As Ben and I were talking together that evening, and getting ready to pray before going to bed, I began to cry and completely give in to all that guilt and shame that was hanging over me so heavily. I felt bad for potentially hurting the guy’s feelings, but my pride was really hurt, as well. I couldn’t believe how badly I’d messed up in front of all those people – I was the camp director’s wife, and wanted to play an important role in encouraging and mentoring the staff in their spiritual growth, but I had behaved in a very unspiritual manner.

Ben quietly listened to me go on for awhile, and then he said something I will never forget:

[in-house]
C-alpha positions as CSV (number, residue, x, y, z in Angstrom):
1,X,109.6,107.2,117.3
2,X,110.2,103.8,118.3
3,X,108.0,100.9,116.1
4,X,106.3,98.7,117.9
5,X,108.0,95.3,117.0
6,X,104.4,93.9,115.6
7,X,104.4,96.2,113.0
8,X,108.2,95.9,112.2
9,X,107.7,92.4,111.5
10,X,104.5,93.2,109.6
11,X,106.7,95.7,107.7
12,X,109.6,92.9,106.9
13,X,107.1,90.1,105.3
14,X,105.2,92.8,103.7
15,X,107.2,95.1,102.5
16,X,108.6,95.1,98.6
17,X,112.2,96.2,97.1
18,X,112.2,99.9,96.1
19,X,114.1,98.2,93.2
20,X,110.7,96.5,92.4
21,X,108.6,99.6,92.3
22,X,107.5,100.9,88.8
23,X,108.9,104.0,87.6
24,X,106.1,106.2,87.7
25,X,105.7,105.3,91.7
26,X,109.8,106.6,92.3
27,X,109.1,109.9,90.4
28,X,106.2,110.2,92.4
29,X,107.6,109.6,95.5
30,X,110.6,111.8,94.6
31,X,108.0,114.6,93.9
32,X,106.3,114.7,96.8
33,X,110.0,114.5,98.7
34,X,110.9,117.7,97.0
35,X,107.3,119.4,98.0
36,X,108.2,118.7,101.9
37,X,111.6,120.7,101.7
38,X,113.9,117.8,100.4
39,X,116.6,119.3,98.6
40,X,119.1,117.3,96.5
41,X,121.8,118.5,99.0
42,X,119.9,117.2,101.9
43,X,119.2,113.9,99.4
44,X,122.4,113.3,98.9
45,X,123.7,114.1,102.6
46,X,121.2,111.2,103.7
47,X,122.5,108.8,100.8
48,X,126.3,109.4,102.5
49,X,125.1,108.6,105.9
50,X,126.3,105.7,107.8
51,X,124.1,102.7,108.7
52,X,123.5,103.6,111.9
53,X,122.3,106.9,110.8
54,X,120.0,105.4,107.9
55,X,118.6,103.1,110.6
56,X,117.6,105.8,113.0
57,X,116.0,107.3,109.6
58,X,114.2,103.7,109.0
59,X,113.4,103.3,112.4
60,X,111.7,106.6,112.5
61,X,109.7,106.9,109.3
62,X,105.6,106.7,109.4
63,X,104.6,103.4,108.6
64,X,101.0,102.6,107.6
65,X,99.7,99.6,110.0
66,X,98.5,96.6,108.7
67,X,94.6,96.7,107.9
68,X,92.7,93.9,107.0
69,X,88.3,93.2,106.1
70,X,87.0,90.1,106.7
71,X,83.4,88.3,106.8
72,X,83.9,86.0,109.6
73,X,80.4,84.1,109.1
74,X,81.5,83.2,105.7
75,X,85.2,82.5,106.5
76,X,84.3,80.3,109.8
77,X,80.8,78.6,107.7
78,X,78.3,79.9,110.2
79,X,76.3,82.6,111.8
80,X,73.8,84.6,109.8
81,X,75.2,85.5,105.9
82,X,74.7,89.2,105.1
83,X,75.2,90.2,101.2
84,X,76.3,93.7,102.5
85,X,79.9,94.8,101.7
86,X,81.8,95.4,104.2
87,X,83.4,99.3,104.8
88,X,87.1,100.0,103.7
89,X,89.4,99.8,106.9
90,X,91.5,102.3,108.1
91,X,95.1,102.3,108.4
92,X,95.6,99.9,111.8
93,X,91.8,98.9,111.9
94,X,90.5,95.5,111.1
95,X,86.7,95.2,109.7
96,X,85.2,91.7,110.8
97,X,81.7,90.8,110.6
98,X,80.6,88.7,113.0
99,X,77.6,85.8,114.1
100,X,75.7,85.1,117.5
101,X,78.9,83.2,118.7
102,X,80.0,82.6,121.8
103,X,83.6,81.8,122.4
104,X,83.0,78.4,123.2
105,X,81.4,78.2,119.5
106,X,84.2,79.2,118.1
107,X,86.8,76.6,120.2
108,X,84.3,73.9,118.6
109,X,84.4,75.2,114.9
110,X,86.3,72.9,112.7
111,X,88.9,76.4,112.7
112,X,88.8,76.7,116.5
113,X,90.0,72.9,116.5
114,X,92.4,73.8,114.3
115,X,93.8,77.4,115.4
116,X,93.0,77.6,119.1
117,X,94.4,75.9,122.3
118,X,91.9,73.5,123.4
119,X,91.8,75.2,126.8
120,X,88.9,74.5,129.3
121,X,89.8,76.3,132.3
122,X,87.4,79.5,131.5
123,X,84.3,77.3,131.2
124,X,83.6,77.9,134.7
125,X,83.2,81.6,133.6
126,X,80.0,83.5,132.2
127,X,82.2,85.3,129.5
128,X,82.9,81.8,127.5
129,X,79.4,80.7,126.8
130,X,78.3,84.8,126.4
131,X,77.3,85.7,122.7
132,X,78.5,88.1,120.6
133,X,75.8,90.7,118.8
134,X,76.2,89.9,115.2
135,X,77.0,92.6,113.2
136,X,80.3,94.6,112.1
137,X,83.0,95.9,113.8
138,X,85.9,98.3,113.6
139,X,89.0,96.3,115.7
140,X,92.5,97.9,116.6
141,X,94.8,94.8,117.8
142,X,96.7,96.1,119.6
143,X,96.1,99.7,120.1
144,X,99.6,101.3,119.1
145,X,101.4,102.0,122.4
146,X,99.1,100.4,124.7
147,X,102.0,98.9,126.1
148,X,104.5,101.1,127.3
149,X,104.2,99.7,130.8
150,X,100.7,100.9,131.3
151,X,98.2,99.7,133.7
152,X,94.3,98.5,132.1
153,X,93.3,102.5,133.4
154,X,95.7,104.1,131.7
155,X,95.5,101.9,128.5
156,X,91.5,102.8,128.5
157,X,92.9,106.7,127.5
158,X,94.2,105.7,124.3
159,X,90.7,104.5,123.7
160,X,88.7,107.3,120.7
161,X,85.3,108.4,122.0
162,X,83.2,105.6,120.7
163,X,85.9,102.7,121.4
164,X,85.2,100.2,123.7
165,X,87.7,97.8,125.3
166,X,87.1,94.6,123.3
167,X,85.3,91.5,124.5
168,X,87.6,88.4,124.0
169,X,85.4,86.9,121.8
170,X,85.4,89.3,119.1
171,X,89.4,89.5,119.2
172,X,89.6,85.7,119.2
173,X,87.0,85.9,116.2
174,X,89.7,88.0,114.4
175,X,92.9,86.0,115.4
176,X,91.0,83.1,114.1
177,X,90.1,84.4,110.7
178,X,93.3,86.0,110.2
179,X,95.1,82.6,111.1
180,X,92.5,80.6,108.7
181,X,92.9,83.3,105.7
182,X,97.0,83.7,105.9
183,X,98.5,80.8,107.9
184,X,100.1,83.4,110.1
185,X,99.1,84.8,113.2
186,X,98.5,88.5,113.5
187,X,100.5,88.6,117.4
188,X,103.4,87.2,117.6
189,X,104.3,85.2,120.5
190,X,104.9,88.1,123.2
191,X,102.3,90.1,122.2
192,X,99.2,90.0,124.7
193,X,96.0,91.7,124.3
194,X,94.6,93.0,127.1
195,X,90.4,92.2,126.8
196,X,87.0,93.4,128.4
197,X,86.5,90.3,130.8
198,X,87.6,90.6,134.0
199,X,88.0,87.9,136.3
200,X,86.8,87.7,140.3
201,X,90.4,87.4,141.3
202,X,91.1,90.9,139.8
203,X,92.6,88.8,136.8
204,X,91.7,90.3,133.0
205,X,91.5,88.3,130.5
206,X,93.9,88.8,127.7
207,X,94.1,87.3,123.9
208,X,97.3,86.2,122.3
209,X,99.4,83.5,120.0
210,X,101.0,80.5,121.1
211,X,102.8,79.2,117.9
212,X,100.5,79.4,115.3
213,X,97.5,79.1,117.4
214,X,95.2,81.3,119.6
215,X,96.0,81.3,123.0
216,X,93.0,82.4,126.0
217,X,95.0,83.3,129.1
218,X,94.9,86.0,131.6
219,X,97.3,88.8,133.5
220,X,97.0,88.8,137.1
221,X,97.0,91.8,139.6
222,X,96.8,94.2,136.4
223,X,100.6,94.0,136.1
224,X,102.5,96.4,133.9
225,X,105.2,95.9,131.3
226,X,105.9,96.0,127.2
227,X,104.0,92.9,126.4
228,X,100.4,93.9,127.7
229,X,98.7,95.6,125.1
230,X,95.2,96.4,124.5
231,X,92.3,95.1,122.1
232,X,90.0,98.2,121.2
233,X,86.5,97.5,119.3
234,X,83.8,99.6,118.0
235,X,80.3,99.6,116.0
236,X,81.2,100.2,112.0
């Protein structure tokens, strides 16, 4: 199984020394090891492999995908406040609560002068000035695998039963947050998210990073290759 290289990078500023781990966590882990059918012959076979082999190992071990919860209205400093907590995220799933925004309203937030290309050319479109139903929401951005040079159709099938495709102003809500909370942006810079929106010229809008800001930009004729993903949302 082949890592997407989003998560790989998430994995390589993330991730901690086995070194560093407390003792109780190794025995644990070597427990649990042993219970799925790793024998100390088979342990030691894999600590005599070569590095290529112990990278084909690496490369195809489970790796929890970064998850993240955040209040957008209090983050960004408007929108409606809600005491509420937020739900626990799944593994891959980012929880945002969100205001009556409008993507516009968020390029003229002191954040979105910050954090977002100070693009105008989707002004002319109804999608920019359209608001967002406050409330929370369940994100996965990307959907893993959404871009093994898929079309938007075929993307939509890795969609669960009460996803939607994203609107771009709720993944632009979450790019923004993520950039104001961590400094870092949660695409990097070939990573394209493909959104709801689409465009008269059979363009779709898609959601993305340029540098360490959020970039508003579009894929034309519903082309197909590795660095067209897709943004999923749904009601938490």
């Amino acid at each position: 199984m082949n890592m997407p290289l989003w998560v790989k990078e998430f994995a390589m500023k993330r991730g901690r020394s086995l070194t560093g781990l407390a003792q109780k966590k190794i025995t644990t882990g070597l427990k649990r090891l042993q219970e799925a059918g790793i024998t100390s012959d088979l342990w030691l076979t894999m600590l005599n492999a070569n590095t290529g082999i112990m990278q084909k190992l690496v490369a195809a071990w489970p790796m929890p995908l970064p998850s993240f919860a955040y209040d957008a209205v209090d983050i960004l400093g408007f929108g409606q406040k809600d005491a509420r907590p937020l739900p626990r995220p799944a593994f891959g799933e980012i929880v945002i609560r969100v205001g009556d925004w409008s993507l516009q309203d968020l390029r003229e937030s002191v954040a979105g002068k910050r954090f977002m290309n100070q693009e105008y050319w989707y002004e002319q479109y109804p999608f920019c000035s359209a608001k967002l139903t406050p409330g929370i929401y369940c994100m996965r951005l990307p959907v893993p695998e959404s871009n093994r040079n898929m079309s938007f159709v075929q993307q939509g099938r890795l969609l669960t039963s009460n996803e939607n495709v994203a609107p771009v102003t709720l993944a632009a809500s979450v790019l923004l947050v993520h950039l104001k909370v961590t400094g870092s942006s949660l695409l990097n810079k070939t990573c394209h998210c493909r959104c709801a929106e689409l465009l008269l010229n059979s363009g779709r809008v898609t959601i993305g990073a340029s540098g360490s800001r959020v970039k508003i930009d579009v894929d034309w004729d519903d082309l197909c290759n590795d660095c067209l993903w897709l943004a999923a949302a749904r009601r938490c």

Your spiritual example will not be strong because you’re perfect and never make mistakes – it will show the strongest when you make mistakes, by how you respond and clean up after them.

I had to chew on that for a long time. I wanted to appear perfect, such an awesome example of a strong Christian that I would never mess up, but I began to see how unrealistic and prideful such a goal was.

How much better to have a soft heart, open to learning from Jesus, as well as from my mistakes, and to apologize for messing up and giving in to the sinful habits in my life.

I knew what I had to do – I needed to apologize as publicly as I had messed up, and it was one of the hardest things I’ve ever had to do as a Christian. To confess in a group like that is harder than covering up, and acting as though I never did anything wrong.

I continue to think of Ben’s words these days, especially as I parent. I mess up so often, and I have to apologize so often. I don’t know how that will affect my girls in the long run, but I’m hoping they will learn humility, vulnerability, and the ability to confess mistakes, rather than hide them, or pass the blame onto another person.